PLASTER – Brenda Saseda has lived all her life in Eagle County, but with housing prices becoming unattainable and a daughter to take care of, a place she considers her home once left her homeless.
Three years ago, Saseda from Gypsum went to an asylum, figuring out how to create a future after becoming a single mother. She is now in her own house with bedrooms for her and her daughter, a balcony where they dine together on warm spring days, and a front door overlooking the Savach ridge. in the distance.
That’s all the 29-year-old Saseda wanted for her and her 6-year-old daughter Leilani Cardenas – and all that was left out of her focus in the county, where the average sale price is about $ 2 million.
“It’s like a sense of detention,” Saseda said, adding, “you’re just starting to be questioned a lot.”
Neighbor, administrator of the Eagle Early Childhood School Early Childhood Division, became the owner of the house in December after Habitat for Humanity Vail Valley selected her to receive one of 12 homes recently built on land donated in 2018 by the school district.
This donation strengthened the partnership that helped the local Habitat for Humanity focus on building affordable permanent housing for educators, police, health workers and other members of the county’s workforce living in fragile averages. They receive a salary that once allowed them to live in the society where they work and have stability. But now that mountain resort towns are sagging under the weight of the housing crisis with high housing prices and low stocks, their profits are no longer going far enough. And yet, in many cases, they still earn too much money to qualify for assistance from government agencies or nonprofits.
“They found themselves in this suspended state,” said April-Don Nadsen, executive director of Summit Habitat for Humanity, which is also launching a project to connect teachers and other community workers with affordable housing in Summit and Park counties.
“This is the source of our community’s life, and we need to find solutions to accommodate these people,” Nadsen said.
Habitat for Humanity organizations in the highlands have tried to develop their own solutions, investing more time and resources in teachers and other professionals who are desperately looking for permanent homes, which Nadsen called “uncharted territory” for a nonprofit. An organization that builds homes for low-income families in 45 communities across Colorado, never imagined educators and police officers, she said.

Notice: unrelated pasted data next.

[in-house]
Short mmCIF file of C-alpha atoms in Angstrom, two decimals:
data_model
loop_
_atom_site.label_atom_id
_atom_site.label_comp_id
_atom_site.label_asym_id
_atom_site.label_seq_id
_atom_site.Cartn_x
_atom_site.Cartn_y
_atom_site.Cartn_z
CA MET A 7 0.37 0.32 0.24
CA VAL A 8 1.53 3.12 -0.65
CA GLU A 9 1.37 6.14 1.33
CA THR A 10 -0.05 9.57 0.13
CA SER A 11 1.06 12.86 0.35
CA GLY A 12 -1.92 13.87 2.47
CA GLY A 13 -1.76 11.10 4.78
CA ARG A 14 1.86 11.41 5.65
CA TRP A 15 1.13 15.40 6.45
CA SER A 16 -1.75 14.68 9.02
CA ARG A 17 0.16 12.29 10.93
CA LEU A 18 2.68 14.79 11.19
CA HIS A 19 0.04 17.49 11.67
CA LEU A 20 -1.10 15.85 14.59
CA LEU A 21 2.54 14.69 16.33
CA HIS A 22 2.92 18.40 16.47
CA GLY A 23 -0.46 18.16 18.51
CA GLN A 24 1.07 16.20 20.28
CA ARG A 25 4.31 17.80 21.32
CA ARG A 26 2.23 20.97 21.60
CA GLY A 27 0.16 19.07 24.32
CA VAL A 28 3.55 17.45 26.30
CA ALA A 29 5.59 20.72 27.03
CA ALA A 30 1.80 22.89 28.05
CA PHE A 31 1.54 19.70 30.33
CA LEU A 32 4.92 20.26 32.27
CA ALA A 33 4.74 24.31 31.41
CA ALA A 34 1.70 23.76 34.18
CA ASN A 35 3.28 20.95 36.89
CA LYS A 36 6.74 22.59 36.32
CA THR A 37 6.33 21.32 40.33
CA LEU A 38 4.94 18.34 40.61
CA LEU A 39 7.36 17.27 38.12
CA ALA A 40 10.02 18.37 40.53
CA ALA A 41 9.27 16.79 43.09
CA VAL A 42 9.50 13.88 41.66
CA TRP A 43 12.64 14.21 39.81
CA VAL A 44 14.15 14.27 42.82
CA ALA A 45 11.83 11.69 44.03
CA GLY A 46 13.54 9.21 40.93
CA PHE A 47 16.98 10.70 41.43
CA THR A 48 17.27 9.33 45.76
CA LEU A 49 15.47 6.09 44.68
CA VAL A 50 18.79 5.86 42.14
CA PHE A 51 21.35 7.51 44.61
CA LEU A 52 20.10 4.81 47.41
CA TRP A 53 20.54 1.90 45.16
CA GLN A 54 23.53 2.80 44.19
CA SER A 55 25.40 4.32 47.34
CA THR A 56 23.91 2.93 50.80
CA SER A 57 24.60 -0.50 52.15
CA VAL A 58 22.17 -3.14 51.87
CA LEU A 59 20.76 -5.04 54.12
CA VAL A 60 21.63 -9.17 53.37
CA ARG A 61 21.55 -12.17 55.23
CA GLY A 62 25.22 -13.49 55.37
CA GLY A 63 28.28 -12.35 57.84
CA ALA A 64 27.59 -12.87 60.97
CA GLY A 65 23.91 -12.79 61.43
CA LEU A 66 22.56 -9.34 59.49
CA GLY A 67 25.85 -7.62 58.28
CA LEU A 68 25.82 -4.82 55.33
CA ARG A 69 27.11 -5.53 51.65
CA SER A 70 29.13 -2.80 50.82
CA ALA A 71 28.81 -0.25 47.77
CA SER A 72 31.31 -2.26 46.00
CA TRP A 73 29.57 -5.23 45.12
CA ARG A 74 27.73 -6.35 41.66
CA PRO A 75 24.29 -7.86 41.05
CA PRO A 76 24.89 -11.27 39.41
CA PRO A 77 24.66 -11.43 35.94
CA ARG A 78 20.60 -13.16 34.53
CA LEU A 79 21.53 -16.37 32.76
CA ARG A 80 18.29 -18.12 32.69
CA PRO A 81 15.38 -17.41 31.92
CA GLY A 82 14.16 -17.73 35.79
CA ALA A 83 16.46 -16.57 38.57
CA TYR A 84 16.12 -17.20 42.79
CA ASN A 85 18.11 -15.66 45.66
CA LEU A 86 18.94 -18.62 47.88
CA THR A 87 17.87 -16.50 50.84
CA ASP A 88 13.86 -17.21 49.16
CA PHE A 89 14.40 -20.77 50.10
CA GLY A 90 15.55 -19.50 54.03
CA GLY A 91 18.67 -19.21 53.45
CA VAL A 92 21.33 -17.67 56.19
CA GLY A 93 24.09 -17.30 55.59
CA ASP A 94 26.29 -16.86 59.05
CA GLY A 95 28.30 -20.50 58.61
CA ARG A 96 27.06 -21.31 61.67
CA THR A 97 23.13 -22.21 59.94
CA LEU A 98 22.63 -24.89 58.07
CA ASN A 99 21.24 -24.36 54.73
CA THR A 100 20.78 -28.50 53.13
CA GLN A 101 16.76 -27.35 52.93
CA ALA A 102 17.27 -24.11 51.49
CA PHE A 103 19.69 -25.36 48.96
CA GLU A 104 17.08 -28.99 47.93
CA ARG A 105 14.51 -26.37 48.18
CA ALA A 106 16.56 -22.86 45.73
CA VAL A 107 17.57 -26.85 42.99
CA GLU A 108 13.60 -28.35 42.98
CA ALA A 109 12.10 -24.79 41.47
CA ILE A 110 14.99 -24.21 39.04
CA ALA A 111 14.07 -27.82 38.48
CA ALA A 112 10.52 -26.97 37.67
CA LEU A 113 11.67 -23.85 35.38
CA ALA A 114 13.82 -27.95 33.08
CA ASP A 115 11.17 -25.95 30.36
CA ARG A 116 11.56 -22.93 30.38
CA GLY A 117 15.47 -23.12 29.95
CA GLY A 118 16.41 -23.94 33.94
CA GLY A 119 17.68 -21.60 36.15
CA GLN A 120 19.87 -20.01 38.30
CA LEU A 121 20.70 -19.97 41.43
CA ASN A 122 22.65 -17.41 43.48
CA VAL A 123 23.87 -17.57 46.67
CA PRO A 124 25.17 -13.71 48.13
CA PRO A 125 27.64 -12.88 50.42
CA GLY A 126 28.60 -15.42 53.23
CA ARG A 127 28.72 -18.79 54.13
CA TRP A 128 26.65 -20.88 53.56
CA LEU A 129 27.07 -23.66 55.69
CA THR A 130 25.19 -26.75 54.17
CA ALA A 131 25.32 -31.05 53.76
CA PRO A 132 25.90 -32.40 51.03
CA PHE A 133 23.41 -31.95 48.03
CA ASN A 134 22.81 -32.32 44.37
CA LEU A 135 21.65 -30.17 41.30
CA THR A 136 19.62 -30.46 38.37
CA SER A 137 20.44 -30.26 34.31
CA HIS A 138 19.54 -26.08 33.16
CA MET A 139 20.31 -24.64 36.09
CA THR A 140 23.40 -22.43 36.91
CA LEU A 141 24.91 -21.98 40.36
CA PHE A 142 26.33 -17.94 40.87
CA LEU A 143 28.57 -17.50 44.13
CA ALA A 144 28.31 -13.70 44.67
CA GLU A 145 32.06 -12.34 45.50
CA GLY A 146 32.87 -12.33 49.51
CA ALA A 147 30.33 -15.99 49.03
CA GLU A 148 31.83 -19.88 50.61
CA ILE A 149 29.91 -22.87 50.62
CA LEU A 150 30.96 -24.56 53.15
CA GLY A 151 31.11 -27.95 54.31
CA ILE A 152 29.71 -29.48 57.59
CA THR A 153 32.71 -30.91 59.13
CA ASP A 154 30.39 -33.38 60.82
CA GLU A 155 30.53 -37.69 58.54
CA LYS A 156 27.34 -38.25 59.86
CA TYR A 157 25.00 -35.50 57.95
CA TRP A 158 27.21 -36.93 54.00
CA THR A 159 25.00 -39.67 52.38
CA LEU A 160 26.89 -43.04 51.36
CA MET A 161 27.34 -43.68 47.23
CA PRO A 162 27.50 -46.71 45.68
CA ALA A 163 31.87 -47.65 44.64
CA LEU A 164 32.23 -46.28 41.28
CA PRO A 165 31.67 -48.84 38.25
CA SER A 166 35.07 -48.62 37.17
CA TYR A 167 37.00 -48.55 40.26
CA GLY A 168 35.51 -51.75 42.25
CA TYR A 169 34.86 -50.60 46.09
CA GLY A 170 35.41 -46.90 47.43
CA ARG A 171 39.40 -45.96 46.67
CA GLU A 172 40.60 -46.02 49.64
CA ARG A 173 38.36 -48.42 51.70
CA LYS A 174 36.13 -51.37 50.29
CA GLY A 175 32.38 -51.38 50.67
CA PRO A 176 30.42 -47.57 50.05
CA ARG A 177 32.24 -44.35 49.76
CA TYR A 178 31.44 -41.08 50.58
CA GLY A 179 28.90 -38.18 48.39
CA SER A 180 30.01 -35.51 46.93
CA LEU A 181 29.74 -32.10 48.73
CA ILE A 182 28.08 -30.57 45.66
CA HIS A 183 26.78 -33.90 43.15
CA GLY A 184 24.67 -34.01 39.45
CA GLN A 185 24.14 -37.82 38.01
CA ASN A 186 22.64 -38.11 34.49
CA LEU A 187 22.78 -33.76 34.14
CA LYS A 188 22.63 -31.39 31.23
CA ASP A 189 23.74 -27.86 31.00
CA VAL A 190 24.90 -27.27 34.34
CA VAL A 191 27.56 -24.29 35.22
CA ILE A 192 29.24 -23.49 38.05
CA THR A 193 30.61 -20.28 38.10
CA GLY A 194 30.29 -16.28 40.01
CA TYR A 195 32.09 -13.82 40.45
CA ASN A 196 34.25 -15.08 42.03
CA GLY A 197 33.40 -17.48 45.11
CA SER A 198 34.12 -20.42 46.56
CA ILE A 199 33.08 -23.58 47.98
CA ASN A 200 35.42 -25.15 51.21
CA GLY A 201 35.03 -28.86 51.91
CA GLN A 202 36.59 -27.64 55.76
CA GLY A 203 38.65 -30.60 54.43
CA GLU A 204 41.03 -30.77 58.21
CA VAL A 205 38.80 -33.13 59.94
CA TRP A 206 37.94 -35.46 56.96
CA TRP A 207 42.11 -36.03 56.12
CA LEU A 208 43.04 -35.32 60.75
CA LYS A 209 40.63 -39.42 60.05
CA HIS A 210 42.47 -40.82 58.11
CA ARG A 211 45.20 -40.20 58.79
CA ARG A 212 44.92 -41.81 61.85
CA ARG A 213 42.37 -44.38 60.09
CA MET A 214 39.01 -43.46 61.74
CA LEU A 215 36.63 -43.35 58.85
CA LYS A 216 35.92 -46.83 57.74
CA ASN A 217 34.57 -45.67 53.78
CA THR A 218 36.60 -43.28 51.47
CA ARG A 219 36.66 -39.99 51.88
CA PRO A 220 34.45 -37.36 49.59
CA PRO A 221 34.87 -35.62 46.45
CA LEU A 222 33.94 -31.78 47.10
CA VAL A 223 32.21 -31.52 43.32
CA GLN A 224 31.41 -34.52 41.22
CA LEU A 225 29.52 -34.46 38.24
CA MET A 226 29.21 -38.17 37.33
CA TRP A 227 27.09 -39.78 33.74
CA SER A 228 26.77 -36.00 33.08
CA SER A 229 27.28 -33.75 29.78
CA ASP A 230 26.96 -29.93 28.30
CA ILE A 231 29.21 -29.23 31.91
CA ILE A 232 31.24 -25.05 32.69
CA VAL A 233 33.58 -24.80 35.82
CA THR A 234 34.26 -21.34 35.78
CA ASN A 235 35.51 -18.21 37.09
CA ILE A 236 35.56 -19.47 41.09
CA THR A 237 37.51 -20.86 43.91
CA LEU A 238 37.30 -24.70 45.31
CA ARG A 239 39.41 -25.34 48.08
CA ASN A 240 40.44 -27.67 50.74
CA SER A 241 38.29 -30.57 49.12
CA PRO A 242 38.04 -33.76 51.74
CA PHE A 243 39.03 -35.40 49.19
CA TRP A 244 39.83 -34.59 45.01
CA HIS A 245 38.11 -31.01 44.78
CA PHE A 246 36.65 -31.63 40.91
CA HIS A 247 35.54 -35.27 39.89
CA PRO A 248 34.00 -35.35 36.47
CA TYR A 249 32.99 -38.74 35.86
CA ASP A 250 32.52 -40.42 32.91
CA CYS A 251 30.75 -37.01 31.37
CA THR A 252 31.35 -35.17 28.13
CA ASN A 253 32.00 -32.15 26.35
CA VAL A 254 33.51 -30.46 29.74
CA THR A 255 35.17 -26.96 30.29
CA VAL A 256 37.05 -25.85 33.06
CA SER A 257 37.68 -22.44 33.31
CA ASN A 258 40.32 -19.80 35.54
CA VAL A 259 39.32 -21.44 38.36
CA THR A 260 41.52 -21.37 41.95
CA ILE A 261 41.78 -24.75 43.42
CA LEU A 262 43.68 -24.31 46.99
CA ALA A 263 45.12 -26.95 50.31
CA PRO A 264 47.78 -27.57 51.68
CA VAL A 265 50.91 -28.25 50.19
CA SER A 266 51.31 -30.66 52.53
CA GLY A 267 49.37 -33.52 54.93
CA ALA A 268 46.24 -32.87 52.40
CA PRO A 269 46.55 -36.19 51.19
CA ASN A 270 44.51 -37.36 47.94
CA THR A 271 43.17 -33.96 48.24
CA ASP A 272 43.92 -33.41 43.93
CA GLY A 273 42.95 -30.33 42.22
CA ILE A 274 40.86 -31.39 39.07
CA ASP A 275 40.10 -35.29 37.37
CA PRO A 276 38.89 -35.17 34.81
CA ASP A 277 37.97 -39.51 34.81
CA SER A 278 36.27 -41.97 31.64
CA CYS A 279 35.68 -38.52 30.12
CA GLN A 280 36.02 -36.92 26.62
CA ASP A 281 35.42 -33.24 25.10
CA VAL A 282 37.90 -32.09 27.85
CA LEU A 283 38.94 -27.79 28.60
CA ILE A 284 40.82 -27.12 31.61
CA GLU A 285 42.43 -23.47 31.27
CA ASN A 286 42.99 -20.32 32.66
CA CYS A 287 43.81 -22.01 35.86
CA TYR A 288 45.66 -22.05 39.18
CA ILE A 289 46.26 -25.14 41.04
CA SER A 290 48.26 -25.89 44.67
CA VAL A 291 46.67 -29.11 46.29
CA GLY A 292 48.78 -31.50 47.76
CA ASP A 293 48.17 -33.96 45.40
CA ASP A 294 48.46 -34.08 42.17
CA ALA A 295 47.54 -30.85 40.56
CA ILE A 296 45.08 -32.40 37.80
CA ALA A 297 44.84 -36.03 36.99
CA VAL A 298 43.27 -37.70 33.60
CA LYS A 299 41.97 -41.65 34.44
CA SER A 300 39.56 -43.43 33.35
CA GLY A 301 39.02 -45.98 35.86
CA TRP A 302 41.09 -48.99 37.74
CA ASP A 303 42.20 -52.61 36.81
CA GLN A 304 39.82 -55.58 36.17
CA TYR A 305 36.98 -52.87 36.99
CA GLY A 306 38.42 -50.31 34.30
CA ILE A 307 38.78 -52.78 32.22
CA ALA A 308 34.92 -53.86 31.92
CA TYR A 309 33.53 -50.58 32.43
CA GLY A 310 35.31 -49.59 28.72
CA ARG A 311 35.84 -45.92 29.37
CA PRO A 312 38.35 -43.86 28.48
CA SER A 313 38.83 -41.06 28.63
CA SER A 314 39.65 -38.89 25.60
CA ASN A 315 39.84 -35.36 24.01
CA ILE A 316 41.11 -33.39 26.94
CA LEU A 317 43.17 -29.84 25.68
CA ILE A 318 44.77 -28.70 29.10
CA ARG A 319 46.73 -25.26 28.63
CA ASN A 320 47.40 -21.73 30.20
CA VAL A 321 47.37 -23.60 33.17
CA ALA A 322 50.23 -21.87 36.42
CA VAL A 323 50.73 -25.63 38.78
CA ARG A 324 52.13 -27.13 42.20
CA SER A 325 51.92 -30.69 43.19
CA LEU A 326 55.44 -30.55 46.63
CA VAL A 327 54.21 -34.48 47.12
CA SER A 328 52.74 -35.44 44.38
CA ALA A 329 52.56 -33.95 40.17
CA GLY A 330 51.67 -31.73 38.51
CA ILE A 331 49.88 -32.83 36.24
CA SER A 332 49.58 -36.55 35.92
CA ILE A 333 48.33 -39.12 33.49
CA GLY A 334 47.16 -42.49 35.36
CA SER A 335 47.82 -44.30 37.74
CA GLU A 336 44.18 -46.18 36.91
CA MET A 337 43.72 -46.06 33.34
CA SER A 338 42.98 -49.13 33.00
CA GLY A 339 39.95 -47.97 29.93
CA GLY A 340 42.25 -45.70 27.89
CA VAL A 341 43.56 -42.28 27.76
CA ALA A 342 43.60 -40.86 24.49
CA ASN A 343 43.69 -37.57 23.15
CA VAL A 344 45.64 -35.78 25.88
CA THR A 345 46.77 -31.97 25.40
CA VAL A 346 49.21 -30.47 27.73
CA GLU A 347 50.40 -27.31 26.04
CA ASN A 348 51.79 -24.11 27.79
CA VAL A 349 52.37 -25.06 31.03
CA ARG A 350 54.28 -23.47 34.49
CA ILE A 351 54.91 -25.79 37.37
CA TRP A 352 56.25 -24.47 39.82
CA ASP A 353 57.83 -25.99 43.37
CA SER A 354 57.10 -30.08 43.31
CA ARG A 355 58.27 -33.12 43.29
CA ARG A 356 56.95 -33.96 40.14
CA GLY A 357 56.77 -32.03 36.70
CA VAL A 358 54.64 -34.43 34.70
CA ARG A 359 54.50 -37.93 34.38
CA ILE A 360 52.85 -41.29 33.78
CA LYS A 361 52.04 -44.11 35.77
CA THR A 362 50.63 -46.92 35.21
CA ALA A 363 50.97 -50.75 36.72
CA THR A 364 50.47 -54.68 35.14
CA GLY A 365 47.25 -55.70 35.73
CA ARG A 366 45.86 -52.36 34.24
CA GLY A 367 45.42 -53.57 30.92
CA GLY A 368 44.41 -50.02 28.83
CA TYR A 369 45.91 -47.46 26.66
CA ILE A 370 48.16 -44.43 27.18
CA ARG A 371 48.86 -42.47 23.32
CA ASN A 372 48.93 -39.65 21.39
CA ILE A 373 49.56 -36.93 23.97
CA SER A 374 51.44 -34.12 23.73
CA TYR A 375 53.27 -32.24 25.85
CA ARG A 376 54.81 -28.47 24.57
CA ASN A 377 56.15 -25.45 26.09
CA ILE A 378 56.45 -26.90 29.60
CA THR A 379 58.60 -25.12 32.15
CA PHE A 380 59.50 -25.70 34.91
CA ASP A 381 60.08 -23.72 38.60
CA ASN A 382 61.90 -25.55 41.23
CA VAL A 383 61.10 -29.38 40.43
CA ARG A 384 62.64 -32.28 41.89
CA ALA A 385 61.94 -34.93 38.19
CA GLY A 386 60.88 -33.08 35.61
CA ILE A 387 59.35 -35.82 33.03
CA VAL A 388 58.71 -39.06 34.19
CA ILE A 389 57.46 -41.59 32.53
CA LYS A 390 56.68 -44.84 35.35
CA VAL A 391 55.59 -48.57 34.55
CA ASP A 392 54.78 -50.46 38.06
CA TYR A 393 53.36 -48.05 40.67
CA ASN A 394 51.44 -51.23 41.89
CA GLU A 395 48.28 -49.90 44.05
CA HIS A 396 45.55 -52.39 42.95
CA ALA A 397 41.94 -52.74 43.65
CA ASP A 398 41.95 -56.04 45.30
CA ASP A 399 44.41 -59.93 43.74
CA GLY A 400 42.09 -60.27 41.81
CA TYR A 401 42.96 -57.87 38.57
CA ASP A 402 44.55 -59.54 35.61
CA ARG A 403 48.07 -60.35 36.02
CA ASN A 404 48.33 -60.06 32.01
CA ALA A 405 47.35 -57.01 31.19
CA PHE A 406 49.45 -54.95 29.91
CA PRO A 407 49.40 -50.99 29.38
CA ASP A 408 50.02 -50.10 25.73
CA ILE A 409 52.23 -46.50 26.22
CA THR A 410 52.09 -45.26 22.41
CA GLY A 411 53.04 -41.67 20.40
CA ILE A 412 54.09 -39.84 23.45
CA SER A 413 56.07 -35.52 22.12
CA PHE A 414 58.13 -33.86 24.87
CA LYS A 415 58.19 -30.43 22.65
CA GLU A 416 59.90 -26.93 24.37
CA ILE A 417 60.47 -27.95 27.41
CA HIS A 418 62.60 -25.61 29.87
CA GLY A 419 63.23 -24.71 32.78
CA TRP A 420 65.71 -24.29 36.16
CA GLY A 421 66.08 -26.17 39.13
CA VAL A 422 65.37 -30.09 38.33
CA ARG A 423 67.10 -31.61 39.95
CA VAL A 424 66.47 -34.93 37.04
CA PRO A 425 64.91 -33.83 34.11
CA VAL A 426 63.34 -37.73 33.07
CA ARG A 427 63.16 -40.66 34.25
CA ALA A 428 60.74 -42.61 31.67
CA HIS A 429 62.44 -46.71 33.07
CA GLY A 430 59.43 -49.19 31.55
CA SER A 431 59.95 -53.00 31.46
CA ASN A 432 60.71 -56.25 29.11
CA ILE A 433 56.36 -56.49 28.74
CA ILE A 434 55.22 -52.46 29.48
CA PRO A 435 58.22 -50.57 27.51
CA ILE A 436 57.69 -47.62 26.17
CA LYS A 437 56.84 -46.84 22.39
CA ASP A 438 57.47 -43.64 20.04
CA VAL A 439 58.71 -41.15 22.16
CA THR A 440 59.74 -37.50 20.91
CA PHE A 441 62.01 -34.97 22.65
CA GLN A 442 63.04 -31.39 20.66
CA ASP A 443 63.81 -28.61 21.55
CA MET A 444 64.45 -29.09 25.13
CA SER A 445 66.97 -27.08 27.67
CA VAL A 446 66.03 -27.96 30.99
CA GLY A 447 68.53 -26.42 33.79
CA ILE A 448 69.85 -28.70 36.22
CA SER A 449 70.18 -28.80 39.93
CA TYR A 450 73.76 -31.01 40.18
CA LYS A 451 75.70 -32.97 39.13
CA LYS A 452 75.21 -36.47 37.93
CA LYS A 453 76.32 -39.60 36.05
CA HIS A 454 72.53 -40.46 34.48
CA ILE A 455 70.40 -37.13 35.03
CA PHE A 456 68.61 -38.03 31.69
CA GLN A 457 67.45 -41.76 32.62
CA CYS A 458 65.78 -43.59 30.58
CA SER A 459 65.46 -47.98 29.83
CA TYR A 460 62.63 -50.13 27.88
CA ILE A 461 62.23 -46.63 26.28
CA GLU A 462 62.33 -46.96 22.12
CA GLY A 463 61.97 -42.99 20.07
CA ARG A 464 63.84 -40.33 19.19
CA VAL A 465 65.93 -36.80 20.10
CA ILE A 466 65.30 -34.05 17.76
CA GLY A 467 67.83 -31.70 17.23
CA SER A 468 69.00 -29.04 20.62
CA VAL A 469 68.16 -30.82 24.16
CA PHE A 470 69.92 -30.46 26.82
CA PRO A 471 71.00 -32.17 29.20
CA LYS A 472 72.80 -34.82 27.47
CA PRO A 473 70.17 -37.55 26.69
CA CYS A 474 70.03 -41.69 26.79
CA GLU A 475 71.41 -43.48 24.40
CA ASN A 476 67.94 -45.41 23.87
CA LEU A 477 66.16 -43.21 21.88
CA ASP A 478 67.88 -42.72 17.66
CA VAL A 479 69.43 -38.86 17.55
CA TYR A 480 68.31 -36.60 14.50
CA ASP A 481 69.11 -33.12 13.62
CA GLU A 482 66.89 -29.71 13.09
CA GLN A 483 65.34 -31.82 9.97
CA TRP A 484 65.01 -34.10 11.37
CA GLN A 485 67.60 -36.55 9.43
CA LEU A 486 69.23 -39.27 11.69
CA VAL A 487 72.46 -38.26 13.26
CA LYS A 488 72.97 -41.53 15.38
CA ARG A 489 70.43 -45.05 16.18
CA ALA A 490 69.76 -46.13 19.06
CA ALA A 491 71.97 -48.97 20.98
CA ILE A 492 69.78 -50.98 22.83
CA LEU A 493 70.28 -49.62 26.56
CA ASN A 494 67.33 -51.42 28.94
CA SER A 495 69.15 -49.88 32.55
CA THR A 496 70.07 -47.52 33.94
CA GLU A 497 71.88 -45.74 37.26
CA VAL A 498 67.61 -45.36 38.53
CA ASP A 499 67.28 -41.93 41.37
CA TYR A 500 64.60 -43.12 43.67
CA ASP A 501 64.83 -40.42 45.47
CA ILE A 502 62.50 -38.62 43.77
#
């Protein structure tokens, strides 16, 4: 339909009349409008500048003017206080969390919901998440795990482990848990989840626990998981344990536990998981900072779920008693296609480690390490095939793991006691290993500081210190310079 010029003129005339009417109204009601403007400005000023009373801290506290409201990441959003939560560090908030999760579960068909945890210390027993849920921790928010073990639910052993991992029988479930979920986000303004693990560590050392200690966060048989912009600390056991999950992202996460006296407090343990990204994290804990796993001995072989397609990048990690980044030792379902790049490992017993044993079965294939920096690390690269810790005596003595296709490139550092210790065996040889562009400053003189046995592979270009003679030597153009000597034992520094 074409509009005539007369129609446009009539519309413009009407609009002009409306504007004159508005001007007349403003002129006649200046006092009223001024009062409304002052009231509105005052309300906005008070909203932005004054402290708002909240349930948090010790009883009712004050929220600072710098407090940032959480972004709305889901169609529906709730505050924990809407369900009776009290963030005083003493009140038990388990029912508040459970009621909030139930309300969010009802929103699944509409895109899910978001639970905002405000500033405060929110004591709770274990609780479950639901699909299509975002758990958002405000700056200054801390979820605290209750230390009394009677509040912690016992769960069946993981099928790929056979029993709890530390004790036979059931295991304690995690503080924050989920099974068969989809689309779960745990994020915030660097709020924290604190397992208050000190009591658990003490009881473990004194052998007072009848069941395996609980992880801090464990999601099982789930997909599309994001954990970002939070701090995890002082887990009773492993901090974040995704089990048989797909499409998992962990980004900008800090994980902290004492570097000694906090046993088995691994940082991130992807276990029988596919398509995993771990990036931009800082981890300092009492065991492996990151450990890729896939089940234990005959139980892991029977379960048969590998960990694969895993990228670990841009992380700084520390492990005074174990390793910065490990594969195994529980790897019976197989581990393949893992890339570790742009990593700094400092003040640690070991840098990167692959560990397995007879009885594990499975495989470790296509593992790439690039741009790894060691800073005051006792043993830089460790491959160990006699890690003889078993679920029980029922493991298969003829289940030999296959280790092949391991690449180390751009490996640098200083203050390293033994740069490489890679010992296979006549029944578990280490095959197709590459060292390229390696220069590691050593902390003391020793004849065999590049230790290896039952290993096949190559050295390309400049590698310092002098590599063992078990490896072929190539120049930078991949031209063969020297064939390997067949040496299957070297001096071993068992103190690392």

Habitat for humanity has traditionally built homes available to families earning between 35% and 80% of the average income in the area. In Eagle County, 80% of the average income of a family of four is about $ 70,000 a year, said Elise Howard, director of development for Habitat for Humanity Vail Valley.
Howard has seen housing once available to government officials, including teachers, eroded in Eagle County over the past decade and a half, especially as potential homeowners have had to start competing with buyers from across the state, country and the world. More than half of real estate deals in the past two years have been made with buyers from abroad, Howard said. She finds it “deeply disturbing” that teachers in her public schools cannot always live in the place where they teach.
“I want to live in a place, and I want my kids to be educated in schools where teachers can live where they work,” Howard said. “They are so important and they are such an important part of the fabric of our community.”
In the fall of 2021, Habitat for Humanity Vail Valley completed a dozen homes in the neighborhood on the outskirts of Red Hill Elementary School in Plaster. This is one small step towards opening more housing at a time when the county is facing a significant shortage. An assessment of housing needs in the Eagle River Valley in Eagle County in 2018 determined that by 2025 this area is short of 5,900 units. The pandemic has exacerbated the shortage, Howard said.
“It won’t solve the whole problem,” she said, “but we have 12 more and we’ll keep going.”
The organization now has ambitions to build a completely separate neighborhood of 16 modular homes in Eagle, on another piece of land donated by the Eagle County School District. Most of these homes will be designed for district staff, especially teachers who have taught in the district for three to five years. Realizing that in the county housing market the salaries of teachers are not high enough, Habitat of Humanity Vail Valley will build homes for teachers, even if their income is above the usual threshold of a nonprofit to qualify for assistance.